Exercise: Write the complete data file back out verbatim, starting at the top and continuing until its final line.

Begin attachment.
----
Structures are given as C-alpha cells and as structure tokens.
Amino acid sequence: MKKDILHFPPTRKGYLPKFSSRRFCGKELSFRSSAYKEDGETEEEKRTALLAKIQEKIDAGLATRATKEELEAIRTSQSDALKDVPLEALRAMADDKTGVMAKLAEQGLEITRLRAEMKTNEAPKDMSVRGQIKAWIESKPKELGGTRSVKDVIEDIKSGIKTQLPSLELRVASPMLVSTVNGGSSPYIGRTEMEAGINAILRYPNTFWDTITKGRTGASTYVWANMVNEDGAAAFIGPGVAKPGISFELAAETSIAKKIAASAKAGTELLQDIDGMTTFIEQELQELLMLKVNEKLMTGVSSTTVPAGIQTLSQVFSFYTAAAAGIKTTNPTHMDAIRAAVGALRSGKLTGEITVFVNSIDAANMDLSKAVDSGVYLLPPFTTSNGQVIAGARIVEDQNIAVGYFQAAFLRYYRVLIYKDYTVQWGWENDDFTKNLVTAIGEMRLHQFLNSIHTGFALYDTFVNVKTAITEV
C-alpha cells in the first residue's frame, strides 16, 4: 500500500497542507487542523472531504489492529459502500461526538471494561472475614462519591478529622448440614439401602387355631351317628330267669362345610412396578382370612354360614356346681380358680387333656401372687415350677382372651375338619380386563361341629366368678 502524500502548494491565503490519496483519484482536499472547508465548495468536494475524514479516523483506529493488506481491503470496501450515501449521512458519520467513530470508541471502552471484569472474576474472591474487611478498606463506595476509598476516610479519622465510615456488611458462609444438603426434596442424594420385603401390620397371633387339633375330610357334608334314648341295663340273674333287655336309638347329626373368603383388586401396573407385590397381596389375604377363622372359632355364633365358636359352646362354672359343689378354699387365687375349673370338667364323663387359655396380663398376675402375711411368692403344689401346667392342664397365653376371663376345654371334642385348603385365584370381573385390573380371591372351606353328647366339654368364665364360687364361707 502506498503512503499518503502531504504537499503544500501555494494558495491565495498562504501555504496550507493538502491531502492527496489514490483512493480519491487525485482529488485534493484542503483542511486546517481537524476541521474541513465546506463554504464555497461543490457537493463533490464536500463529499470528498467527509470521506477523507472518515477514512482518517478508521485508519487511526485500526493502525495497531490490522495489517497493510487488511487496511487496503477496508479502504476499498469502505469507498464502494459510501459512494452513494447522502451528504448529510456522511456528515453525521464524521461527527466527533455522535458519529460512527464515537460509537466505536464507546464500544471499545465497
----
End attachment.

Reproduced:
Structures are given as C-alpha cells and as structure tokens.
Amino acid sequence: MKKDILHFPPTRKGYLPKFSSRRFCGKELSFRSSAYKEDGETEEEKRTALLAKIQEKIDAGLATRATKEELEAIRTSQSDALKDVPLEALRAMADDKTGVMAKLAEQGLEITRLRAEMKTNEAPKDMSVRGQIKAWIESKPKELGGTRSVKDVIEDIKSGIKTQLPSLELRVASPMLVSTVNGGSSPYIGRTEMEAGINAILRYPNTFWDTITKGRTGASTYVWANMVNEDGAAAFIGPGVAKPGISFELAAETSIAKKIAASAKAGTELLQDIDGMTTFIEQELQELLMLKVNEKLMTGVSSTTVPAGIQTLSQVFSFYTAAAAGIKTTNPTHMDAIRAAVGALRSGKLTGEITVFVNSIDAANMDLSKAVDSGVYLLPPFTTSNGQVIAGARIVEDQNIAVGYFQAAFLRYYRVLIYKDYTVQWGWENDDFTKNLVTAIGEMRLHQFLNSIHTGFALYDTFVNVKTAITEV
C-alpha cells in the first residue's frame, strides 16, 4: 500500500497542507487542523472531504489492529459502500461526538471494561472475614462519591478529622448440614439401602387355631351317628330267669362345610412396578382370612354360614356346681380358680387333656401372687415350677382372651375338619380386563361341629366368678 502524500502548494491565503490519496483519484482536499472547508465548495468536494475524514479516523483506529493488506481491503470496501450515501449521512458519520467513530470508541471502552471484569472474576474472591474487611478498606463506595476509598476516610479519622465510615456488611458462609444438603426434596442424594420385603401390620397371633387339633375330610357334608334314648341295663340273674333287655336309638347329626373368603383388586401396573407385590397381596389375604377363622372359632355364633365358636359352646362354672359343689378354699387365687375349673370338667364323663387359655396380663398376675402375711411368692403344689401346667392342664397365653376371663376345654371334642385348603385365584370381573385390573380371591372351606353328647366339654368364665364360687364361707 502506498503512503499518503502531504504537499503544500501555494494558495491565495498562504501555504496550507493538502491531502492527496489514490483512493480519491487525485482529488485534493484542503483542511486546517481537524476541521474541513465546506463554504464555497461543490457537493463533490464536500463529499470528498467527509470521506477523507472518515477514512482518517478508521485508519487511526485500526493502525495497531490490522495489517497493510487488511487496511487496503477496508479502504476499498469502505469507498464502494459510501459512494452513494447522502451528504448529510456522511456528515453525521464524521461527527466527533455522535458519529460512527464515537460509537466505536464507546464500544471499545465497